SAT cheating suspects head to court
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George Trane, 19, and Joshua Chefec, 20, were represented in court by their attorneys, who assured District Court Judge Martin J. Massell that their clients were near the Mineola courthouse, lawyers on the case said.
The third defendant, Adam Justin, 19, a graduate of North Shore Hebrew Academy High School, appeared in court for the procedural hearing.
Eric Sachs, who represents Trane, said the students were not needed at the hearing. In this case, additionally, they did not appear "for obvious reasons with the media here," Sachs said.
About six reporters and photographers gathered outside court for the hearing.
It's not unusual for defendants to waive their right to appear at pretrial procedural hearings.
"If the judge needs them, we can have them come in," Sachs said.
Justin declined to comment as he left court.
Justin, Chefec and Trane were among 11 people arrested Tuesday and charged in connection with the cheating investigation. Prosecutors said the three men, now college students, were paid from $300 to $1,000 by high school students to take SAT and ACT college-admission exams for them between 2008 and 2011.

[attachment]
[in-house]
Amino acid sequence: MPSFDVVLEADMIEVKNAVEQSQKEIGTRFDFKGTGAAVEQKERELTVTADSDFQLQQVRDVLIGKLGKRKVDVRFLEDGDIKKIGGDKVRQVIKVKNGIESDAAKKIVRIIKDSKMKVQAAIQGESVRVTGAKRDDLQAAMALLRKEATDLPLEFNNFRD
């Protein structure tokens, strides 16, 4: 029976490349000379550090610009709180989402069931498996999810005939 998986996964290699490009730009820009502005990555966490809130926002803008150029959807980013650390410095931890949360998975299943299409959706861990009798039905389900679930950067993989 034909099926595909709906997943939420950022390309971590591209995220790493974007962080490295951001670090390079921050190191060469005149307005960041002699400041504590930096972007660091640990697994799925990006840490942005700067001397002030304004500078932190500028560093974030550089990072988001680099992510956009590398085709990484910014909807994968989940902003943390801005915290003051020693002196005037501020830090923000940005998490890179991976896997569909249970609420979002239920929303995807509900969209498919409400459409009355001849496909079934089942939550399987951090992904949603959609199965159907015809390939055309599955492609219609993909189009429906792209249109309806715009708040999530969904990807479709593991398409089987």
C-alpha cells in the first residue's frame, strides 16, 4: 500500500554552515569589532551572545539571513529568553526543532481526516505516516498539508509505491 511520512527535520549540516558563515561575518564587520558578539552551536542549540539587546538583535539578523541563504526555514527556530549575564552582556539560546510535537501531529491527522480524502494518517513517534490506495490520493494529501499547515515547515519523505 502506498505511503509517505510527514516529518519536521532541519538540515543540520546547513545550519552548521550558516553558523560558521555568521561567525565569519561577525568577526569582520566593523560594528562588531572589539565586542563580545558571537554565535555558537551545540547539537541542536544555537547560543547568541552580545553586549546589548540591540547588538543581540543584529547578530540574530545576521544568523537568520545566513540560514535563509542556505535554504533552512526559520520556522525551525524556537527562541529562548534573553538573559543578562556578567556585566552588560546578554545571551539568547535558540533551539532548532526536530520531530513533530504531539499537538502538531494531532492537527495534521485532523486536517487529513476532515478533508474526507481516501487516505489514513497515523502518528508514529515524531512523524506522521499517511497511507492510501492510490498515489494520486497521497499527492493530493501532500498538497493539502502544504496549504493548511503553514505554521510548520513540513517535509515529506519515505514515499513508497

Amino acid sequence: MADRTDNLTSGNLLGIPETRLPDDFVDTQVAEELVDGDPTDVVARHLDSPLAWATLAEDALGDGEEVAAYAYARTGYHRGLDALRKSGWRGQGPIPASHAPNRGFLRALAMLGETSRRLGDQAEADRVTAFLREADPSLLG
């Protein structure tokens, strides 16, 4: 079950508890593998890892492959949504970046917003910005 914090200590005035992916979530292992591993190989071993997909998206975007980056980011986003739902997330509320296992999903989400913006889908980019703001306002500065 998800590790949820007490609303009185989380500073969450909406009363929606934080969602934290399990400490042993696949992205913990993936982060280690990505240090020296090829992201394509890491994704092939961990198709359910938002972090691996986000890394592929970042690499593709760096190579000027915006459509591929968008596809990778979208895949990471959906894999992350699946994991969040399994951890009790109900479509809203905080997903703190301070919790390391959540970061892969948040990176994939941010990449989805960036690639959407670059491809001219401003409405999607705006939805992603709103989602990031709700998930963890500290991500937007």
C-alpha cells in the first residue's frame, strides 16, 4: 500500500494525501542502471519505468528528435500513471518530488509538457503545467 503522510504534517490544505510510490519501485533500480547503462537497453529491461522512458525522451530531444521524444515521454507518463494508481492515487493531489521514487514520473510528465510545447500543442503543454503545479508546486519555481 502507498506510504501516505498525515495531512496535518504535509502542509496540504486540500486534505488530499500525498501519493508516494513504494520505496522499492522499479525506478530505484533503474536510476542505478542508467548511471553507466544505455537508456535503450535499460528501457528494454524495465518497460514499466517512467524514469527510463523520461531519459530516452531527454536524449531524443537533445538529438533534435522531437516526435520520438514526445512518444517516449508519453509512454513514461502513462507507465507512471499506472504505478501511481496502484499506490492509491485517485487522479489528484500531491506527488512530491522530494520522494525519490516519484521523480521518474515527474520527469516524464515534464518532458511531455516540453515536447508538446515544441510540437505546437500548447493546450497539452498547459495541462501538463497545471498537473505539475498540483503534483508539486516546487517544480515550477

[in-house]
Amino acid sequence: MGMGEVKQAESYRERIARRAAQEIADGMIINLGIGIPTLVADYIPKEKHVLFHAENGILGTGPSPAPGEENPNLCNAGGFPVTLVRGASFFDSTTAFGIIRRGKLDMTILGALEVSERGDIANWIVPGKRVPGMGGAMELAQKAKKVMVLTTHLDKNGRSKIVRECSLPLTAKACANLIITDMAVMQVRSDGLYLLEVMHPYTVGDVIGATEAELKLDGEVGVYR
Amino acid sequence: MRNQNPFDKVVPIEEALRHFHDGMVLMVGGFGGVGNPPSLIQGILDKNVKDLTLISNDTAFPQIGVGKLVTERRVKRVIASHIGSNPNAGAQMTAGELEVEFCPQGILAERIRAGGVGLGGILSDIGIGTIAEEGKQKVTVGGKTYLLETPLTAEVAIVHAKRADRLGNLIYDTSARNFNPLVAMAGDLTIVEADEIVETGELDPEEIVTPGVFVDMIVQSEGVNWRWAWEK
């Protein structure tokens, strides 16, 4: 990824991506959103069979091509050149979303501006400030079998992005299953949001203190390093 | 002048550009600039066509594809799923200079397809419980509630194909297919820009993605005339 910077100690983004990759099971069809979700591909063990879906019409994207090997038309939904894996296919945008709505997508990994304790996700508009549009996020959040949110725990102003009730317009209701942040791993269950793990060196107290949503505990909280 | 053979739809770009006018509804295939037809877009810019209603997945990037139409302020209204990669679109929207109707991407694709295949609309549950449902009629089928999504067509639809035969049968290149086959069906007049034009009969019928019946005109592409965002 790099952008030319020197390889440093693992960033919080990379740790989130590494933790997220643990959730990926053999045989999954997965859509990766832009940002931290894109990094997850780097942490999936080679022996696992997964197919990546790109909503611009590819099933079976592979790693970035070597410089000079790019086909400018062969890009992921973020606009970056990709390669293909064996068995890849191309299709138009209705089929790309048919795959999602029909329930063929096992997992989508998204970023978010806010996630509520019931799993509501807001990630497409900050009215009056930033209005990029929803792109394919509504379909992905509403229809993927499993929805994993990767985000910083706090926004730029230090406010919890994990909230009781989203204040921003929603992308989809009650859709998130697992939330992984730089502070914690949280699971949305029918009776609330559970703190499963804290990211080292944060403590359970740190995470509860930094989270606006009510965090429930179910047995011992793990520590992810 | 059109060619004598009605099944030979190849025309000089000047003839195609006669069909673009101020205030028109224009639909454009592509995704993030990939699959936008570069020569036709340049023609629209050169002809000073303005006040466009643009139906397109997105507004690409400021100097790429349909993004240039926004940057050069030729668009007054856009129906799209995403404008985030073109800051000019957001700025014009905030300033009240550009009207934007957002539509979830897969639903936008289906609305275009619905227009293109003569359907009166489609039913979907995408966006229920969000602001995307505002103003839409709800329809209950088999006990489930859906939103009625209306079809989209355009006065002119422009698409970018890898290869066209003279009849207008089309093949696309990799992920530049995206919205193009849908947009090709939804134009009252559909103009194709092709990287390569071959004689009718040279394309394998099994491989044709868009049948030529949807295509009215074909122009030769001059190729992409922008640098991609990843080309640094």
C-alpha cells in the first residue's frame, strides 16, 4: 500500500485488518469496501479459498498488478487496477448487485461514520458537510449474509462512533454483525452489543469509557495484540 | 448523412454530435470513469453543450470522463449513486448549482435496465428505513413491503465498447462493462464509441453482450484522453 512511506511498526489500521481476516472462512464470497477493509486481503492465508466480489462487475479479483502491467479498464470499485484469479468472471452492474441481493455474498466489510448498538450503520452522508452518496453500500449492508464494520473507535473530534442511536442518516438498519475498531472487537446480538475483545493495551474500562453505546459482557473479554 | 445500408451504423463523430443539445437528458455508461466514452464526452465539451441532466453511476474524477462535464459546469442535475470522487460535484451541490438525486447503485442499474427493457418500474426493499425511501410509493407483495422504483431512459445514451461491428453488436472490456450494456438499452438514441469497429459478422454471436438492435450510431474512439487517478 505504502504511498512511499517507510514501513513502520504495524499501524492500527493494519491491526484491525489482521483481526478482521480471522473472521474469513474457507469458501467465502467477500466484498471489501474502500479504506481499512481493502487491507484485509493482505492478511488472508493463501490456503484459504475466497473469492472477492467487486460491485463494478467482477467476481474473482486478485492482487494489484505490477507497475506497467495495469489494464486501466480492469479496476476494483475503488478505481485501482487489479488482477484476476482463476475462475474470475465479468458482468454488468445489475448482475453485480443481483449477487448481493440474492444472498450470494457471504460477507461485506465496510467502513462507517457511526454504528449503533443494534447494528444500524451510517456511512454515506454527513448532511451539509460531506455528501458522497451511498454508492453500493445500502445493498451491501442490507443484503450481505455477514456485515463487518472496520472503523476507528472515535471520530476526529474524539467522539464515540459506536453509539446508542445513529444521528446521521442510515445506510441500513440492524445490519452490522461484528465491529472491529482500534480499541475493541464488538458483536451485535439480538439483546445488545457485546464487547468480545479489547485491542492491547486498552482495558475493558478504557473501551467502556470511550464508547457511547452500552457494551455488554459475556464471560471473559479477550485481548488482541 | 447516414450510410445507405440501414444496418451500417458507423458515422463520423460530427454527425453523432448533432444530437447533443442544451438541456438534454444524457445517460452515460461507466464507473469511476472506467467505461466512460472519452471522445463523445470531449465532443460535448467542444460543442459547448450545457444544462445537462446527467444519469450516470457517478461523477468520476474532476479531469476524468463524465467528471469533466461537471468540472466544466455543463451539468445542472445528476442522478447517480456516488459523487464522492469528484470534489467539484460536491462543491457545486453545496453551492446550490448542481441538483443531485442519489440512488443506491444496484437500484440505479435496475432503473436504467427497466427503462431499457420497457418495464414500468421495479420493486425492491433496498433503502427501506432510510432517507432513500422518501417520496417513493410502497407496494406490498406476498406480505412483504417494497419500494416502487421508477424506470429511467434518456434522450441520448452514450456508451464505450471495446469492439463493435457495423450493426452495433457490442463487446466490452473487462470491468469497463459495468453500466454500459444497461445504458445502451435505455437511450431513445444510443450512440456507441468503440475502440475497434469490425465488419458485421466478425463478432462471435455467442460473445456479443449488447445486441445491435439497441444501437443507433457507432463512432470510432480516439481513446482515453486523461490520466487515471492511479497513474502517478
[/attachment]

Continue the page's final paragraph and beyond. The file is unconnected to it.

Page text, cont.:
All three have pleaded not guilty to charges of scheme to defraud, falsifying business records and criminal impersonation. They are free without bail.
Chefec, a graduate of Great Neck North High School, attends Tulane University; Trane, a graduate of Great Neck South High School, attends Stony Brook University; and Justin, Indiana University. Their cases were adjourned to Jan. 5.
Another alleged test-taker, Michael Pomerantz, 18, who attended Great Neck North, was allowed to delay his surrender until Monday because of a medical condition.
The defendants face 4 years in prison if convicted.
A student at St. Mary's High School in Manhasset who allegedly paid someone to take a test is also expected to surrender on Monday.
The cheating scandal has rocked some parts of the affluent North Shore, where students attend some of the nation's top-ranked high schools.
Sachs said the case should have been handled by the school disciplinary system.
"You have children who are so concerned with grades that they would even think about paying someone to take [the test] for them because they're not smart enough. We have girls who are skinny as can be and think they're fat. This is what we've created," he said.
Attorney Brian J. Griffin, who represents Chefec, said: "There's a reason our criminal justice system is separate and apart from our school system."
In September, six former and current Great Neck North students were arrested after prosecutors said they paid a former student, Sam Eshaghoff, 19, up to $3,600 to pose as them and take the SAT.